This coming September volunteer private pilots will retrace the 2,560 mile transcontinental air mail route established by the US Post Office in 1920.
Online PR News – 26-August-2020 – Omaha, NE – Above entrance to the New York City Post Office on 8th Avenue are chiseled the words “Neither snow nor rain nor heat nor gloom of night stays these couriers from the swift completion of their appointed rounds.” They are taken from Herodotus’ “The Persian Wars” written sometime around 425 BC. When the 8th Avenue Post Office opened to the public on Labor Day 1914, few imagined that the phrase would also be applied to air mail pilots just 4 short years later. After all, it’s one thing to deal with snow, rain or gloom with your feet firmly planted on the ground. It’s quite another to deal with it in a primitive mail plane skimming Allegheny mountain ridges shrouded in thick fog. There’s a reason the pilots called it “Hell’s Stretch."
In the near-decade that the United States Post Office operated the world’s largest government-run air mail service (1918-1927), it employed some 200 pilots, 34 of whom gave their lives to honor those engraved words, often in fiery, bone-crushing crashes, usually due to blinding snow and rain, as well as the gloom of night by 1921. But in the process, their sacrifices not only inspired legends but more importantly spurred technological innovation that would thrust the nation into the forefront of aeronautical engineering and leadership in safe, reliable, fast commercial aviation.
This coming September 8-11, 2020 will mark the 100 anniversary of the start of Post Office transcontinental air mail service linking the East and West Coasts. To commemorate that historic event, a group of volunteer private pilots, flying their personal aircraft, will retrace the original 2,560 mile route, which as in 1920 is organized into 15 segments, each some 200 miles long and stretching across the midriff of the country. Along the way, they will be collecting hundreds of commemorative postcards sent by Scout troops from communities that once hosted the 16 airfields set up by the Post Office. While most of those airfields have long since disappeared, the land repurposed for other uses, a few still remain: Iowa City, North Platte, Cheyenne, Salt Lake, Elko, Sacramento.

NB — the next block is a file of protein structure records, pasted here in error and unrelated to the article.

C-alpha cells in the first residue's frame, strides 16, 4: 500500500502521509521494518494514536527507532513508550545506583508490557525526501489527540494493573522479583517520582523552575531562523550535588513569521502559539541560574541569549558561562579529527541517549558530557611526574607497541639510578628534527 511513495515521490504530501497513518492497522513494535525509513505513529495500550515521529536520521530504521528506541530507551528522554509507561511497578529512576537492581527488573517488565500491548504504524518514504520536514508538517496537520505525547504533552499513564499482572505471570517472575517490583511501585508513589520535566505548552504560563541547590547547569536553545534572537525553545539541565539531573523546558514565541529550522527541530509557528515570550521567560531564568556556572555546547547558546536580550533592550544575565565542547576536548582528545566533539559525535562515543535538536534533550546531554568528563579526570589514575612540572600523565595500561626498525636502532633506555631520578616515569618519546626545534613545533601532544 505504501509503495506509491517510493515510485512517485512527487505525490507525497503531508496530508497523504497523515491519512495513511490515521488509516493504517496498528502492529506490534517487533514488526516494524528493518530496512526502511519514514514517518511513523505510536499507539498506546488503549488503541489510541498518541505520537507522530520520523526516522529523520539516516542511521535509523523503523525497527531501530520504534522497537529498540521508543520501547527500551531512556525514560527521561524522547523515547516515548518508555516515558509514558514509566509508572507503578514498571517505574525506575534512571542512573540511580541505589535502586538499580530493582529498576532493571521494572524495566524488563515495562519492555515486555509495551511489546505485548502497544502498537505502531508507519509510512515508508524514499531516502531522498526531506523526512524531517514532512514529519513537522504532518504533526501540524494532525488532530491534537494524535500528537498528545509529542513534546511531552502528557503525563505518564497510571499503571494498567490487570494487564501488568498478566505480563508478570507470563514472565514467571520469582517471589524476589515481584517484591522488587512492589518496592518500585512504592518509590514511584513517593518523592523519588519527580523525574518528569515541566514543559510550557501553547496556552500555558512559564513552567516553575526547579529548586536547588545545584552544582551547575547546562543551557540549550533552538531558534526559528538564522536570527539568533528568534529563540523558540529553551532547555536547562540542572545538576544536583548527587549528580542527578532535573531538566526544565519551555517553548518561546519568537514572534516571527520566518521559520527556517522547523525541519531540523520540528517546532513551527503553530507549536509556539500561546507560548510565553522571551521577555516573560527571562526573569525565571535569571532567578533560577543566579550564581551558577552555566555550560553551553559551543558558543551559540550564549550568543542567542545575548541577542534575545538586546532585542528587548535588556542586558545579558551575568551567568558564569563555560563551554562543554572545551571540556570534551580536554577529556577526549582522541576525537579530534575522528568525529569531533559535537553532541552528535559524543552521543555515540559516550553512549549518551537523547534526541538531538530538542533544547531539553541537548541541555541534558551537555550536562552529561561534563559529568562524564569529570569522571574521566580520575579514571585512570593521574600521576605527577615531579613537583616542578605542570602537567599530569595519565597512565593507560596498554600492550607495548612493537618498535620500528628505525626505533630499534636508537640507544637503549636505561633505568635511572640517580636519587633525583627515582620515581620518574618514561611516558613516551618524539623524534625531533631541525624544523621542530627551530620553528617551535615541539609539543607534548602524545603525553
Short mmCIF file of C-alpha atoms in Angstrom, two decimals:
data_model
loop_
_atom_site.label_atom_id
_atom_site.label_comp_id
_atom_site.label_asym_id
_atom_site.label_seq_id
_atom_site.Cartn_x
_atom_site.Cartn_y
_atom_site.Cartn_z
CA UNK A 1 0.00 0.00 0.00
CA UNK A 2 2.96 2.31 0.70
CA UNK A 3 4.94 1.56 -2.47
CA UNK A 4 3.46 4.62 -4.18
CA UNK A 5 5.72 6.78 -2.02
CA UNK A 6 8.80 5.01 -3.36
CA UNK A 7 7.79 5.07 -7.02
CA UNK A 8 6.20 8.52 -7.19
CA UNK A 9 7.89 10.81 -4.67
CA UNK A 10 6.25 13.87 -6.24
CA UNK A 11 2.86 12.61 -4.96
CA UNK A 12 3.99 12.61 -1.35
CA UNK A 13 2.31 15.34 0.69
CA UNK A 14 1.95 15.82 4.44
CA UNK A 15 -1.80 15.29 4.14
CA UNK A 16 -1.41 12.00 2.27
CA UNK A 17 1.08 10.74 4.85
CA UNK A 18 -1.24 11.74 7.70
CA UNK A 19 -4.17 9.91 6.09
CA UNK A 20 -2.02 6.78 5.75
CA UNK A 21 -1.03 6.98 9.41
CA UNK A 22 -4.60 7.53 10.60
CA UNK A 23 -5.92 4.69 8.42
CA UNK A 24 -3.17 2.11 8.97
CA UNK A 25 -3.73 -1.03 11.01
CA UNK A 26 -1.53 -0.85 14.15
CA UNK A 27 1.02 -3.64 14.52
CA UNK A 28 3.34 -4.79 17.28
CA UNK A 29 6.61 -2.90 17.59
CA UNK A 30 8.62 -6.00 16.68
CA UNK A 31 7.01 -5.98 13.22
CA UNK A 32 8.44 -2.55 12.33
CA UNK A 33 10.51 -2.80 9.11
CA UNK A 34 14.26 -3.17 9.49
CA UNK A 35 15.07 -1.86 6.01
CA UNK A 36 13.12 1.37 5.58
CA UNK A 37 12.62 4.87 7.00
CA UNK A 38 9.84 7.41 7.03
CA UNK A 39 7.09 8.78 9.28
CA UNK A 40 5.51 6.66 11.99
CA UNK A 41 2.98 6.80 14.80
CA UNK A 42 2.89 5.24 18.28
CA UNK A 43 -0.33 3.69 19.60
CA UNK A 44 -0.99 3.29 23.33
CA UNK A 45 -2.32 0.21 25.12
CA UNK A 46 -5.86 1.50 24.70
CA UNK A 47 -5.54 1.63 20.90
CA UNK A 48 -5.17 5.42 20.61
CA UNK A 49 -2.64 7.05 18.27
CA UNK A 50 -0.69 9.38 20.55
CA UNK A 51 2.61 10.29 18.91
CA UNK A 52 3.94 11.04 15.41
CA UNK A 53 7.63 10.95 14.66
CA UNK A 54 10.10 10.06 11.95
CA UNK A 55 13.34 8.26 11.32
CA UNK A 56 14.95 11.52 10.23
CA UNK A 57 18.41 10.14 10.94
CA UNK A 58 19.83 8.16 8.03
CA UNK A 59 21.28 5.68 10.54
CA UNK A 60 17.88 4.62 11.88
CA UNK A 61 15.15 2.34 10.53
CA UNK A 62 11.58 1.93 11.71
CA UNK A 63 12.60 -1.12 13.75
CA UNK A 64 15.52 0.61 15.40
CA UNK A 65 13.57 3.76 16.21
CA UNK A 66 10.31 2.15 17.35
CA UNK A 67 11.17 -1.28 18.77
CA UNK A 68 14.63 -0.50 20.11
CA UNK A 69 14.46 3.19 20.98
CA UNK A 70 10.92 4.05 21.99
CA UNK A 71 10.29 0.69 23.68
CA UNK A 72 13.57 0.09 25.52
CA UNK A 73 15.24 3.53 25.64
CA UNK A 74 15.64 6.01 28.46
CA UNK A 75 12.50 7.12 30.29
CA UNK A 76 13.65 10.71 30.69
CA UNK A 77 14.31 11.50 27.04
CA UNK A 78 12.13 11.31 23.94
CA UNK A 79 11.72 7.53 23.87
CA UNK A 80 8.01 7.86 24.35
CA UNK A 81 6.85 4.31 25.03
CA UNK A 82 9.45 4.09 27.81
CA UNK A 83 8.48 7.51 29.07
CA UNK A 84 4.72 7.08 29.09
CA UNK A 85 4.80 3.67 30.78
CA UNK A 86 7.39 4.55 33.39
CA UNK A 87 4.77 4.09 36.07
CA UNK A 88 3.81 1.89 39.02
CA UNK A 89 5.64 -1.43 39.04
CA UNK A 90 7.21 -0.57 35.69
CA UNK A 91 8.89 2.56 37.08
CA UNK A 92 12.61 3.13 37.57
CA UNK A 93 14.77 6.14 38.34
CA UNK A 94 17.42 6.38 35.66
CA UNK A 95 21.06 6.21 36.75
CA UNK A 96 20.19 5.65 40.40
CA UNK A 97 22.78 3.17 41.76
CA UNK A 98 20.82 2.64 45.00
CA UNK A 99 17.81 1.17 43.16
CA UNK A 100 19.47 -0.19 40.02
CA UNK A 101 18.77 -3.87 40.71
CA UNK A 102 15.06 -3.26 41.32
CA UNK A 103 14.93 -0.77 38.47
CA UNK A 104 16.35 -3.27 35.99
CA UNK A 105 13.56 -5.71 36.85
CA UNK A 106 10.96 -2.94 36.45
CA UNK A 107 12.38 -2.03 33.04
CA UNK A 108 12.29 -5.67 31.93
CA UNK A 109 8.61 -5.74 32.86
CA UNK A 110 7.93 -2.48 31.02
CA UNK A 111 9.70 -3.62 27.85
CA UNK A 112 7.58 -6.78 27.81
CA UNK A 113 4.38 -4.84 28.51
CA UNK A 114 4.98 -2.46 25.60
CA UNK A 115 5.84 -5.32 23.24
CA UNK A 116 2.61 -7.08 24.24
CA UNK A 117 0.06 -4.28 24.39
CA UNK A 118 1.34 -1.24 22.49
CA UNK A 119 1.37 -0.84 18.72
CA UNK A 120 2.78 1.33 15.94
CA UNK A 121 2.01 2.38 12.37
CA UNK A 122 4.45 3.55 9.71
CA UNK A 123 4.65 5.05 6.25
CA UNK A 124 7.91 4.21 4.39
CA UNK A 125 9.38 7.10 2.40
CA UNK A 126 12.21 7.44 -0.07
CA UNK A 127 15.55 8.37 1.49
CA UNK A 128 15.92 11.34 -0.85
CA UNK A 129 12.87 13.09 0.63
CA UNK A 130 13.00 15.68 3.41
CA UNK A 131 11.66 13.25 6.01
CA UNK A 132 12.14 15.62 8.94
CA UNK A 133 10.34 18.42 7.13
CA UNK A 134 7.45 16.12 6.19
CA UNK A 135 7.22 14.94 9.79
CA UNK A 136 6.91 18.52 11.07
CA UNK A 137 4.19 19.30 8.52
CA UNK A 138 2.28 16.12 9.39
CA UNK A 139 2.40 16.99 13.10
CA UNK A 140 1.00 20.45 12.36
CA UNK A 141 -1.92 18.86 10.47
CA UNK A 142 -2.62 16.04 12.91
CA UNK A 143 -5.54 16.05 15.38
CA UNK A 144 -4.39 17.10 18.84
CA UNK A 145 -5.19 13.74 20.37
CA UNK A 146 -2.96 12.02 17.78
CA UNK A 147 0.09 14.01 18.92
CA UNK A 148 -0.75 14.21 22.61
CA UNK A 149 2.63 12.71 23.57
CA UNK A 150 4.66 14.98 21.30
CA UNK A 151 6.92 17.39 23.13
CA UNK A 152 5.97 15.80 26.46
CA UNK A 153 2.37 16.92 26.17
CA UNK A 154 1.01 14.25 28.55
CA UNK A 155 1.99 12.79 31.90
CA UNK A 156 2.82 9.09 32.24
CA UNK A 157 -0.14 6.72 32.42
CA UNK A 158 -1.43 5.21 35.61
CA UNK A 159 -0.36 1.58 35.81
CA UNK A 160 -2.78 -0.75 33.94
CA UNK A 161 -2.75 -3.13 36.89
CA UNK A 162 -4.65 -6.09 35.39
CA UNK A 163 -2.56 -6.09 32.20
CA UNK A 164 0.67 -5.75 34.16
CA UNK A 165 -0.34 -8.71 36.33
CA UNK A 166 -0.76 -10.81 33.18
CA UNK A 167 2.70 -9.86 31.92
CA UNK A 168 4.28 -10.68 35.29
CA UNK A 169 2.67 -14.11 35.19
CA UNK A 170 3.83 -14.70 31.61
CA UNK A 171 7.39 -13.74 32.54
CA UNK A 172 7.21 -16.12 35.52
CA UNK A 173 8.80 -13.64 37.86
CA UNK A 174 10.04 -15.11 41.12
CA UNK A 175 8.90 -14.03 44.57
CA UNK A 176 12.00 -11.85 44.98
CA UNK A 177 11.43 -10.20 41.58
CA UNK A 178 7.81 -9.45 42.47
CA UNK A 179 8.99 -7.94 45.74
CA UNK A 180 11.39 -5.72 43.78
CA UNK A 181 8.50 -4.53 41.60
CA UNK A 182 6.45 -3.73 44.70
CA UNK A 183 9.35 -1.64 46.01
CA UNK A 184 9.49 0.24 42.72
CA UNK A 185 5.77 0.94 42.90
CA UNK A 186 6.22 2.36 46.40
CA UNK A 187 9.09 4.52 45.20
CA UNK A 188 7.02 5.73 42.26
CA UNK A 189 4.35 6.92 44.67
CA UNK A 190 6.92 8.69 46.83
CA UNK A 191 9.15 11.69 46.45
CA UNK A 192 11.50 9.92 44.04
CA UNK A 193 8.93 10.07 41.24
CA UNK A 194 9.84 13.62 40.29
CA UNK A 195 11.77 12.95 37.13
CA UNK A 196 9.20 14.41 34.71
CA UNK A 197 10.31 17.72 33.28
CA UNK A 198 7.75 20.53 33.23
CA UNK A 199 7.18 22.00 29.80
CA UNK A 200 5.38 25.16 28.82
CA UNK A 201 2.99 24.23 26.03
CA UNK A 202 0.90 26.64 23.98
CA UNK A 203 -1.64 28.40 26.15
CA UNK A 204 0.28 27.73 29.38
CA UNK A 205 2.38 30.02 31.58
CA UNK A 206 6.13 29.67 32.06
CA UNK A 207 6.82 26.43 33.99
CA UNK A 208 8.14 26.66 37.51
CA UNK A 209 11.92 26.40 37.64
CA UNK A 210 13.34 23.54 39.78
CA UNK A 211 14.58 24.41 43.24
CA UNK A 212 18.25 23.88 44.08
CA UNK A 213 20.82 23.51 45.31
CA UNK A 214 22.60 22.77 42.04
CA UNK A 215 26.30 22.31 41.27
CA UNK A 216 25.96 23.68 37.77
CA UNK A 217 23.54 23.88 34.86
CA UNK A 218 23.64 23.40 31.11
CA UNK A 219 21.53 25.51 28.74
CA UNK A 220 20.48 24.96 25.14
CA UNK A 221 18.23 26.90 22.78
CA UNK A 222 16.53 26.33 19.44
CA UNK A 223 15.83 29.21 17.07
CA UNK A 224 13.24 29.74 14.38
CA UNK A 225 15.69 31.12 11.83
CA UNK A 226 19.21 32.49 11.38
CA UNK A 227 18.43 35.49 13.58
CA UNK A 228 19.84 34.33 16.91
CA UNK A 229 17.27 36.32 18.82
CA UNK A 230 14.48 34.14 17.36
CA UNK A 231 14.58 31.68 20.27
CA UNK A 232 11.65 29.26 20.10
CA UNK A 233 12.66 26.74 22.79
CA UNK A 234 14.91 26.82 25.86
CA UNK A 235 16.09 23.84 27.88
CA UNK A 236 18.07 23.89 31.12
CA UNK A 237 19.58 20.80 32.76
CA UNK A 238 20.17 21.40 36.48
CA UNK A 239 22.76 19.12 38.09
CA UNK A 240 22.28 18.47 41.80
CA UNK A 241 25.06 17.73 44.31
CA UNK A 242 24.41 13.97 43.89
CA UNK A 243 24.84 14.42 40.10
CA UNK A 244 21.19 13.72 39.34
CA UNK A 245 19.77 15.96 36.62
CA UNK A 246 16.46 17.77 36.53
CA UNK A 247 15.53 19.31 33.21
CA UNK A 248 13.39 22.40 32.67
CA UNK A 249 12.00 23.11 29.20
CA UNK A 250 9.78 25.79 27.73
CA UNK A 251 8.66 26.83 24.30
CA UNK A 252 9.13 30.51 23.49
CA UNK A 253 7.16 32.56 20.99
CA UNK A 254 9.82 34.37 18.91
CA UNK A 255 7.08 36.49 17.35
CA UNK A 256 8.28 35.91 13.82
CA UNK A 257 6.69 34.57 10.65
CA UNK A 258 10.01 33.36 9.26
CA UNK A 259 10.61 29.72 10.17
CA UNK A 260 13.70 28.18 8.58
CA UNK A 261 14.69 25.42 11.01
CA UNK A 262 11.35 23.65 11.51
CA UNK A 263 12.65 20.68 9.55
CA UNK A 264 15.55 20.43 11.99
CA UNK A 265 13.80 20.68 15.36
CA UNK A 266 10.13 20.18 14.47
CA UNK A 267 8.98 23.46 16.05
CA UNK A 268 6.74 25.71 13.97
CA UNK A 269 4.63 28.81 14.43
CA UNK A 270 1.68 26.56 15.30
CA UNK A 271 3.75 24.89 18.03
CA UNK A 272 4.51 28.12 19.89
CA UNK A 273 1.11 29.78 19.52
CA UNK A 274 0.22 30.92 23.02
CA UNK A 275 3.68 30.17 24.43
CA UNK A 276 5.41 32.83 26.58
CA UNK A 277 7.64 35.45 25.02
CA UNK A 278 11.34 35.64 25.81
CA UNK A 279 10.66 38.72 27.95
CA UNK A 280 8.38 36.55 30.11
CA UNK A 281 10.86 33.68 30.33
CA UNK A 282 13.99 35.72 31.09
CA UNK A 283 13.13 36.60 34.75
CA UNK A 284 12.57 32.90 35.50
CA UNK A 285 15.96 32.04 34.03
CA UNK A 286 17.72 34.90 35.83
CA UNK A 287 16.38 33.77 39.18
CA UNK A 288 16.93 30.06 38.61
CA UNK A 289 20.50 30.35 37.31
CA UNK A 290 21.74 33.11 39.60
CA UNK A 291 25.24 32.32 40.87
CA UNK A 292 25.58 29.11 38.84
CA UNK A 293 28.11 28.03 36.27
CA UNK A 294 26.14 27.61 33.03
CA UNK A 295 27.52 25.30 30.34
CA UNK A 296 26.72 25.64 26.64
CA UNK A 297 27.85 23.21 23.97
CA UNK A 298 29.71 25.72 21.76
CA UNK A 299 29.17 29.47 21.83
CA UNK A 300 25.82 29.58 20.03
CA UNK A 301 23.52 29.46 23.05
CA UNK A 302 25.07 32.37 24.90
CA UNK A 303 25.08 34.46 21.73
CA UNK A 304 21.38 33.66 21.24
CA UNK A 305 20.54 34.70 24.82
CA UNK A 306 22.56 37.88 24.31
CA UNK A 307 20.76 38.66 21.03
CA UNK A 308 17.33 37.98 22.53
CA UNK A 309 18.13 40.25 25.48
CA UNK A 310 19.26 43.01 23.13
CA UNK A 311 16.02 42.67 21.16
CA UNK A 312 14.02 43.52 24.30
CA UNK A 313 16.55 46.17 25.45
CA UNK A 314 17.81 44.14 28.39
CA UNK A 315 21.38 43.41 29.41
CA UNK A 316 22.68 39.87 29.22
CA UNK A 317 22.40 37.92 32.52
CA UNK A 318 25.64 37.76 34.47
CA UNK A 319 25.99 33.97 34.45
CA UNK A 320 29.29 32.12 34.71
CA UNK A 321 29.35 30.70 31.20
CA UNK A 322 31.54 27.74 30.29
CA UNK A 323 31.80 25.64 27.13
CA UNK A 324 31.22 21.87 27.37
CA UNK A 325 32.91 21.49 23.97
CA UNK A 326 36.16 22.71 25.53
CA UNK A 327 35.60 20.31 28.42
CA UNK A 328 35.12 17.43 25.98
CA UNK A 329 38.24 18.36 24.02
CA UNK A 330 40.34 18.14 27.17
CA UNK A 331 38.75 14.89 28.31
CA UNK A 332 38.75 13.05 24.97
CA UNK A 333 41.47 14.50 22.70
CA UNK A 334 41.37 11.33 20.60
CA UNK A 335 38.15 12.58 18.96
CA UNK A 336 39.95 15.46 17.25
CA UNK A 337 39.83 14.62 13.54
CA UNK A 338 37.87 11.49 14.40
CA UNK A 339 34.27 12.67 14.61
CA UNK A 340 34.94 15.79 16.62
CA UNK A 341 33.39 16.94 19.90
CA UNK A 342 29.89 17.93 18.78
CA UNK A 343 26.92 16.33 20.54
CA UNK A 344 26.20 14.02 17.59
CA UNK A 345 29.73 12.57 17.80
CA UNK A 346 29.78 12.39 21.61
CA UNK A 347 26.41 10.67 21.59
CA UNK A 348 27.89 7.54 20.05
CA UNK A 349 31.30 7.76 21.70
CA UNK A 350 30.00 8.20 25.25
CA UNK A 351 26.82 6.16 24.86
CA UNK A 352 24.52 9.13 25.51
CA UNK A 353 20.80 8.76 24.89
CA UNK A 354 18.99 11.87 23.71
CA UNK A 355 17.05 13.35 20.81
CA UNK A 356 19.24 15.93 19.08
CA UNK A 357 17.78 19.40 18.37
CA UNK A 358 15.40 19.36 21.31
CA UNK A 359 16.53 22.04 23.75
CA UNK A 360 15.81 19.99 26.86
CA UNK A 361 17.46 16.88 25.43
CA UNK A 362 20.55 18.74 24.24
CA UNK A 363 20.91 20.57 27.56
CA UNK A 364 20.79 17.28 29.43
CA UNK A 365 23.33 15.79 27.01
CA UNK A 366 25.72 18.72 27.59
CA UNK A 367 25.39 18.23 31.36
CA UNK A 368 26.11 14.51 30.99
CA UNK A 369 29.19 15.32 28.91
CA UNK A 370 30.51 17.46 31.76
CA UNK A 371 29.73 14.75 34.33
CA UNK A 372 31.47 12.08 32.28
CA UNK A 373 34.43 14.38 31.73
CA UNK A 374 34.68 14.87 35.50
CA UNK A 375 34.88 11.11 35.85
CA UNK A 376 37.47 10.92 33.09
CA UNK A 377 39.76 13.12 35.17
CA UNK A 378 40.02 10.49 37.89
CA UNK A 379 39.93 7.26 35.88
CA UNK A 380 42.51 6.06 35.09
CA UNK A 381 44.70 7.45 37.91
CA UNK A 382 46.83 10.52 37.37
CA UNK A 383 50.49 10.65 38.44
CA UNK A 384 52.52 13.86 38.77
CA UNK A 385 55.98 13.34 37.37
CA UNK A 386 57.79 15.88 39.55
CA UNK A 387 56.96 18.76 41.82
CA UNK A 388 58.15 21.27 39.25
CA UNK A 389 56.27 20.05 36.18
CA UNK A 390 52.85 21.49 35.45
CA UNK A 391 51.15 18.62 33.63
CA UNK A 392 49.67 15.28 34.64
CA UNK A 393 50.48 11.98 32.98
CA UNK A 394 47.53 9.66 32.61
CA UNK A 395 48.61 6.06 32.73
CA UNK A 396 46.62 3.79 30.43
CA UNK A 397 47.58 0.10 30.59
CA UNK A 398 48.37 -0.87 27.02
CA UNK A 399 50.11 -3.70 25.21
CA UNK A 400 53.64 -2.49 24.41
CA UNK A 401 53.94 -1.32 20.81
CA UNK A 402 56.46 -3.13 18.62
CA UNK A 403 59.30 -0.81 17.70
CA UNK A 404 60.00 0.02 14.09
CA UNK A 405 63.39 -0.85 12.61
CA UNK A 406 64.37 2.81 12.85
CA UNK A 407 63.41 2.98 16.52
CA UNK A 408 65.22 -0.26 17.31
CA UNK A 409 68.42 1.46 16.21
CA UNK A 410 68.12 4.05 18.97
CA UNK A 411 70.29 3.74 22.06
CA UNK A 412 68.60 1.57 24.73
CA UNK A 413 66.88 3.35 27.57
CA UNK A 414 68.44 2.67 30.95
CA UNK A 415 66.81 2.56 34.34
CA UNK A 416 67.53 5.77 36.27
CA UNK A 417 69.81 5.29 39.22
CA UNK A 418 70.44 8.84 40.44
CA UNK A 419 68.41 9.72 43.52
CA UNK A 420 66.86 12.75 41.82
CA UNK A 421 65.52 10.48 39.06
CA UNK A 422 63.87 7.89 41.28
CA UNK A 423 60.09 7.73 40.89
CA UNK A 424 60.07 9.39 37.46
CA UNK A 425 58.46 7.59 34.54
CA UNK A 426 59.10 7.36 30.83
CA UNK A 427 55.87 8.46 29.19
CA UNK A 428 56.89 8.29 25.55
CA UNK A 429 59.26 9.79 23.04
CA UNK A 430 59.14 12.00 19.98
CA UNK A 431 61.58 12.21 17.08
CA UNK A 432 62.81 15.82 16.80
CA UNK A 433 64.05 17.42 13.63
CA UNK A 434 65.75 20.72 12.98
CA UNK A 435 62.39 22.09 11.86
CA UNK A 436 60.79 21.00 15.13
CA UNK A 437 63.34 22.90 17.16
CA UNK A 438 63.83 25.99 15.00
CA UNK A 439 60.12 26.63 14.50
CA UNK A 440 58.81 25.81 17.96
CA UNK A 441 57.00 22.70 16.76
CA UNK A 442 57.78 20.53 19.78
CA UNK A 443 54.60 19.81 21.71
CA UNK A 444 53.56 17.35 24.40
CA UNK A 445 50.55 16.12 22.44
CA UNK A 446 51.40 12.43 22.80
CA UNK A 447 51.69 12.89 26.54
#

“The first flight departs at 7AM from Republic Airport on Long Island. Its destination is Bellefonte, PA,” explains AirMail100 event coordinator, Bill Moore, based in Omaha, NE, also site of one of the early air mail fields. “That plane will be met by another that will take over the mailbags and fly them on to Middlefield, OH. Working in relay, adding more postcards and letters along the way, the entire project will, as it was in 1920, take 4 days, with overnight stops in Joliet, Cheyenne and Carson City.”
The plan is to turn over the collected mail to the postmaster in San Francisco on the exact date, time and location as in 1920. A special cancellation stamp has been created for the occasion. A similar one is being prepared in New York.
“In total, we have some 40 pilots who volunteered to fly one or more of the legs,” says Moore. “We are very pleased with the response, especially because the complications COVID-19 has posed to a project of this type. People have been great. I think they see their participation as a way to become a small part of history and to pay their respects to our predecessors. We all have benefited from what they achieved.”
The public can follow the progress of the relay over the entire 4 days on the AirMail100.com website under the ‘Flight Follow’ tab.